A Re-Printed Interview with Sean about 44 Plays for 44 Presidents

Sean Daniels: A Man with a Mission
by Genevra Gallo

As promised, this week I spoke with Festival Co-Chair and several-time director of 44 Plays for 44 Presidents, Sean Daniels, to learn more about his upcoming production at Geva Theatre Center.

So how’s it going?

“Great! I think it’s always best when doing a large national project to make it a bit larger in scope and more complicated.That’s my signature move.”

That’s a good lead in. You’re casting for the Geva production right now, right?

“Yes. For the Louisville show, we used all professional actors, casting mostly out of New York, and the show was really top notch… a fantastic cast. But I didn’t just want to chase that production again. So, for this production, the idea was to work with local college students as a way not only to increase the exposure of the play to their peers, but also to use this show as a civic and education engagement tool. That’s why securing the national partnership with Rock The Vote was equally exciting and important to me, so that we can use this production as a way to increase voter education and registration in the Rochester area – and in the country. Win and win… and win!

In addition, our production of 44 Plays for 44 Presidents will be kicking off the first-ever Rochester Fringe Festival. It will run the fringe and then continue to play for the subscribers and the few lucky people that’ll be able to get single tickets… ’cause it’s expected to sell out.”

Why the decision to cast college students?

“I just think it’s such a great piece of theatre. It’s an American history lesson in an hour and a half. Perfect short-attention-span theater. We were doing the show in Louisville on the day the economy collapsed. Wilson came out and announced that he deregulated the banks, and the audience booed him. Who boos Wilson? And the poor actor, Nick Cordileone, handled it like a champ; he ad libbed, “Well, I tried.”

The great lesson to take away from that—and it was a conversation that started immediately afterwards and was continued in the lobby until we kicked the people out—was the realization that the events of that day were set in motion decades ago. And then the next question: What choices were we making now that future generations would feel? And would Nick Cordileone have to play those presidents?”

Any special plans for the ending?

“I did it before and I want to do it again. I want to let the audience vote for the ending: Who gets to be the 44th President? In the Louisville production 4 years ago, Obama won on all the night shows, and McCain won all the matinees. We really should have seen that coming.

Every time, it was palpable, like this surge of energy at the end of the evening. And the great thing was that everyone who saw the show got a chance to respond – the post show conversation started during the show.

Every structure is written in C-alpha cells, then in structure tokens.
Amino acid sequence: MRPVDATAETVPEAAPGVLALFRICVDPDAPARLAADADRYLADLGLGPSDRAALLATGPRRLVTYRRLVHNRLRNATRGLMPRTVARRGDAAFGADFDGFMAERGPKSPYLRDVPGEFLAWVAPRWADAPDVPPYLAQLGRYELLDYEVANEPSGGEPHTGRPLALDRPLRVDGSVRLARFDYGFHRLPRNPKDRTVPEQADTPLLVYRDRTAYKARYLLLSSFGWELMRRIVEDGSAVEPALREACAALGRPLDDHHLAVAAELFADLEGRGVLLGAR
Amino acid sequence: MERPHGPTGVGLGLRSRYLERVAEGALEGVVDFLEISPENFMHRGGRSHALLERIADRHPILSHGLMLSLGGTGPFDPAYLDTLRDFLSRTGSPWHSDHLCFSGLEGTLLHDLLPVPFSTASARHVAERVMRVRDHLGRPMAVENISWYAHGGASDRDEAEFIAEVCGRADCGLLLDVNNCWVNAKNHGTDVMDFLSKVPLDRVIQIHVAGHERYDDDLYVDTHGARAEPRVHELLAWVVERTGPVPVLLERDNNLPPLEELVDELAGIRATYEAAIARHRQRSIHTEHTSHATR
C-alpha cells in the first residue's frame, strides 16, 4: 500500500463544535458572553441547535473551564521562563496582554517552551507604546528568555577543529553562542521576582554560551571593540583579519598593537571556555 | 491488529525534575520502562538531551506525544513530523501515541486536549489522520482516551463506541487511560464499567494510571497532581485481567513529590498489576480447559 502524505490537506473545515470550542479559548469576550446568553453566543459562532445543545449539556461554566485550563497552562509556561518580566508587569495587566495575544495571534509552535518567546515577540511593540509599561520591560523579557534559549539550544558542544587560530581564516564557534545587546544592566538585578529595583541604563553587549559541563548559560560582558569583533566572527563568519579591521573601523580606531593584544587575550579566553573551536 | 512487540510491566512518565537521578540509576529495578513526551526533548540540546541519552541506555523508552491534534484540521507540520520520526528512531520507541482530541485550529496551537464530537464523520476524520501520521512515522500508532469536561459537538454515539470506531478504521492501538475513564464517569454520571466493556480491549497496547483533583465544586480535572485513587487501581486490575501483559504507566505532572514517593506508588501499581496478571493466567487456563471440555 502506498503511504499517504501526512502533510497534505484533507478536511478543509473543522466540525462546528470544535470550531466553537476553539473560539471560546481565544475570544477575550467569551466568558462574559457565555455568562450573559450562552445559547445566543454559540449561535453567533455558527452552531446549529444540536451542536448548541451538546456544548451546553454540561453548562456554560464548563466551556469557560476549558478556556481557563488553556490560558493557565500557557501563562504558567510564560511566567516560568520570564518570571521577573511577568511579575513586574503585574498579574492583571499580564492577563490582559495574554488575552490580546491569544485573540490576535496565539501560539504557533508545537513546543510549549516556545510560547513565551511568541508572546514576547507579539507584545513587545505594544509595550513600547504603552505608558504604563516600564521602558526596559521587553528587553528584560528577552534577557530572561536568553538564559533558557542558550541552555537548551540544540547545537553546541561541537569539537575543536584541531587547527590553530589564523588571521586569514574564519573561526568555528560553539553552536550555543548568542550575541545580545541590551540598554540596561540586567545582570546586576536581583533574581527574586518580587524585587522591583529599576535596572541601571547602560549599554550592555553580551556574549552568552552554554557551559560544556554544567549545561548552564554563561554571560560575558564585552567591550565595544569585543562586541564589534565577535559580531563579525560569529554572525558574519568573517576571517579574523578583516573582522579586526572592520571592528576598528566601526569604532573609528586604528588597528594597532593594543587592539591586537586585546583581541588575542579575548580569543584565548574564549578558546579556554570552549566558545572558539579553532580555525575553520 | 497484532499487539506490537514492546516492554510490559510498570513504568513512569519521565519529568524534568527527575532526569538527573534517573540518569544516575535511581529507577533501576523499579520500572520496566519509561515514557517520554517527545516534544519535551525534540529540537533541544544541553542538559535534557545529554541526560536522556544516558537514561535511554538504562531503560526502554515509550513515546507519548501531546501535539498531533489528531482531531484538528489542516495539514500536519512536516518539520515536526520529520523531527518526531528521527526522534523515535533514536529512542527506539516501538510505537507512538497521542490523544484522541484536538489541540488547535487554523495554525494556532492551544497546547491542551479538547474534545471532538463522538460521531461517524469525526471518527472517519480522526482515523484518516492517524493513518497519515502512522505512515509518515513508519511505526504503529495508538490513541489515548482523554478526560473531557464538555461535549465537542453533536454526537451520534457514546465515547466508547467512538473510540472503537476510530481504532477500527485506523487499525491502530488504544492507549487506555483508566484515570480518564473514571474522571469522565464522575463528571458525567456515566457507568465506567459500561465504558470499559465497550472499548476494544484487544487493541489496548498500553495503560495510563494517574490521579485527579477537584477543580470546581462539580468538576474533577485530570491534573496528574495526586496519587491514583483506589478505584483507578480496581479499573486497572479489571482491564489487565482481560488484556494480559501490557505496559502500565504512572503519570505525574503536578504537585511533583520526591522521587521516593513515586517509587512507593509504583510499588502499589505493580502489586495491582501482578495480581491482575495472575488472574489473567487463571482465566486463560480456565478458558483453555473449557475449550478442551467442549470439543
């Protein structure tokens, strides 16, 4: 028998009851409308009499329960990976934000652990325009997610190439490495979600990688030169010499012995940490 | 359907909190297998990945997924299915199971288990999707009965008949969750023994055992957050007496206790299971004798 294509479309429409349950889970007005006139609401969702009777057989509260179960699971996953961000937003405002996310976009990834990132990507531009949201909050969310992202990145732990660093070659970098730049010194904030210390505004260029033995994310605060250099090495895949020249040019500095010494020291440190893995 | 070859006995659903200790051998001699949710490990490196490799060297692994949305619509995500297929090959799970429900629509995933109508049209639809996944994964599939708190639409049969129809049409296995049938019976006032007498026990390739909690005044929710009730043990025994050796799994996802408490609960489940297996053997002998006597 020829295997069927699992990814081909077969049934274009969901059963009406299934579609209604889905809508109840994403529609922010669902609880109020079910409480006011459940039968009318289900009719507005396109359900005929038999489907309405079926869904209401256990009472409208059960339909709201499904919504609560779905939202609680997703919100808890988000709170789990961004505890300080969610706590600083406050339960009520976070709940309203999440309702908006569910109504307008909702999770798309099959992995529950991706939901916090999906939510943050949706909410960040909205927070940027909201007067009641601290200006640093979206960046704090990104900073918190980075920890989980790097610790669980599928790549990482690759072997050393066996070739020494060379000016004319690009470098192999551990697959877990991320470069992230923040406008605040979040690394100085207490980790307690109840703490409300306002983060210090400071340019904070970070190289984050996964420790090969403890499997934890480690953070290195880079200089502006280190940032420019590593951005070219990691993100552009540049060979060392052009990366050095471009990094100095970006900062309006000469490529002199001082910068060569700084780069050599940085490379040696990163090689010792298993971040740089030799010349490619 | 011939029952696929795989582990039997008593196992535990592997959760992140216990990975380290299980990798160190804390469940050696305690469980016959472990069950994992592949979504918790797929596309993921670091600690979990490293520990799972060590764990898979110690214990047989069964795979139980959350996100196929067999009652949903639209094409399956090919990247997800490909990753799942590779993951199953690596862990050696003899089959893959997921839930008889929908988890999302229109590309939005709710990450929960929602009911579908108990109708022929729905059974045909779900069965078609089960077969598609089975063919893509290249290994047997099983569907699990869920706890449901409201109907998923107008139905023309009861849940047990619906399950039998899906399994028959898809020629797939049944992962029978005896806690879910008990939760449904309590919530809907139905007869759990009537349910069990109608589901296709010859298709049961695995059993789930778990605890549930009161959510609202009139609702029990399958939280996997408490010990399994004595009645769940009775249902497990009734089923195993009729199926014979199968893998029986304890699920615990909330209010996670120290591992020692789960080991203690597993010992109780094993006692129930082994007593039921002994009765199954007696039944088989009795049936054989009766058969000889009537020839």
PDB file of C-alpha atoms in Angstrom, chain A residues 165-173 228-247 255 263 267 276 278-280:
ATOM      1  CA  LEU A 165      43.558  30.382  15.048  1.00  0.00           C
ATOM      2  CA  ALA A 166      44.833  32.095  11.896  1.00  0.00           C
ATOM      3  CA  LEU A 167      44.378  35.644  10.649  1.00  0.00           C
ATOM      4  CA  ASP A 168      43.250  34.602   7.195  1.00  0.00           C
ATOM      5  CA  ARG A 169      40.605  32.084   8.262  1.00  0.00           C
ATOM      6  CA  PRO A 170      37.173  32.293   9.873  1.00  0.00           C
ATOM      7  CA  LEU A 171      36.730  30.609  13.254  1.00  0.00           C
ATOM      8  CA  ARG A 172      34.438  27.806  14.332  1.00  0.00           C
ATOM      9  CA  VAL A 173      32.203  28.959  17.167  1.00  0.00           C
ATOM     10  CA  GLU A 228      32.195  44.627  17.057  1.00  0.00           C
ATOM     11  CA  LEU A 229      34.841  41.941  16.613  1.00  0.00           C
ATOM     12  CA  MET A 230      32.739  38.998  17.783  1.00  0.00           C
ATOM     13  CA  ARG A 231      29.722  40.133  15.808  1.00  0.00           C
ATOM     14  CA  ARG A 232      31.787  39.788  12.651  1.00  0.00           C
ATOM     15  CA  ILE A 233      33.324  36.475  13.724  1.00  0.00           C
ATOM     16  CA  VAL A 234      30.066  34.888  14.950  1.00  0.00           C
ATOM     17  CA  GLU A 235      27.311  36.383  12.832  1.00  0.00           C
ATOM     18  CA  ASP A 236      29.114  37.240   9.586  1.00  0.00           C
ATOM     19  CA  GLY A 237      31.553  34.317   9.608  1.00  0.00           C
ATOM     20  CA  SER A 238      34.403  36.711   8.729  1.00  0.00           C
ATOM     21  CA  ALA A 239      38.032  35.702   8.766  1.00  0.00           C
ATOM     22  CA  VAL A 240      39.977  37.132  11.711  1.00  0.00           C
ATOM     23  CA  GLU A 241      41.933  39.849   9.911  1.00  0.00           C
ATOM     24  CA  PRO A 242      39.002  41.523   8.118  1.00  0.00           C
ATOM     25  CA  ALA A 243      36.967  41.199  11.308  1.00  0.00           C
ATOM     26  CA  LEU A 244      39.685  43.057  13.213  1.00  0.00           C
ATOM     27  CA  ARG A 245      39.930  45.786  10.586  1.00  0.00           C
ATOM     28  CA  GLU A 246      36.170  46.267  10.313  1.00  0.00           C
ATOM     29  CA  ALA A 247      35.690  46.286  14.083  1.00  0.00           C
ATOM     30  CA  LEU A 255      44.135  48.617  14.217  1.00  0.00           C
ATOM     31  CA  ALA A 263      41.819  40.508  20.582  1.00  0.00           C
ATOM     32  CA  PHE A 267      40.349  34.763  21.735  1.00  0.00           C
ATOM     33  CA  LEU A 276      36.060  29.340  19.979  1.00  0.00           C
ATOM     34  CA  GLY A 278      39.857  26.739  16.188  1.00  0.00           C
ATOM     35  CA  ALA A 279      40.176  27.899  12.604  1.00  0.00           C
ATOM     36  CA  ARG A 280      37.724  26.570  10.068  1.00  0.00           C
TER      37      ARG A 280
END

One night, we had an older African-American woman get up and start banging her walker on the floor, getting the audience to chant “Obama.” The next night, one guy walked out when Obama got chosen – giving the bird to the rest of the audience for selecting him. I was like, “Really, you’re gonna leave with 2 minutes to go?” But it caused the rest of the audience to want to stay and continue to talk about why that just happened, and was this audience a good representation of the community?

So, yeah, I’d love to do the same for this one – have a second term Obama piece and a Romney piece. If each election is the country’s opportunity to decide its own story and narrative, then this play is good practice.

And hey, if you don’t like the way the show ends, you can come back the next night and bring louder friends… or perhaps start volunteering for the candidate you wish had won.”

Sean Daniels is the Artist-At-Large and Director of Artistic Engagement at the Geva Theatre Center after spending five seasons at Actors Theatre of Louisville as the theater’s Associate Artistic Director, directing yearly in the Humana Festival of New American Plays. Mr. Daniels is the former Associate Artistic Director/Resident Director of the California Shakespeare Theater, and before that spent a decade as the Artistic Director and Co-Founder of Dad’s Garage Theater Company in Atlanta, Ga.

Sean has been named “One of the top fifteen up and coming artists in the U.S., whose work will be transforming America’s stages for decades to come” and “One of 7 People Reshaping and Revitalizing the American Musical” by American Theatre Magazine. In Atlanta, he was named “Best Director” twice. In the Bay Area, he’s earned the Bay Area Critics Circle and Dean Goodman Choice Awards for Best Direction and Best Production. In addition, while leading Dad’s Garage it was awarded “Best Theater Company” 5 times in a row.

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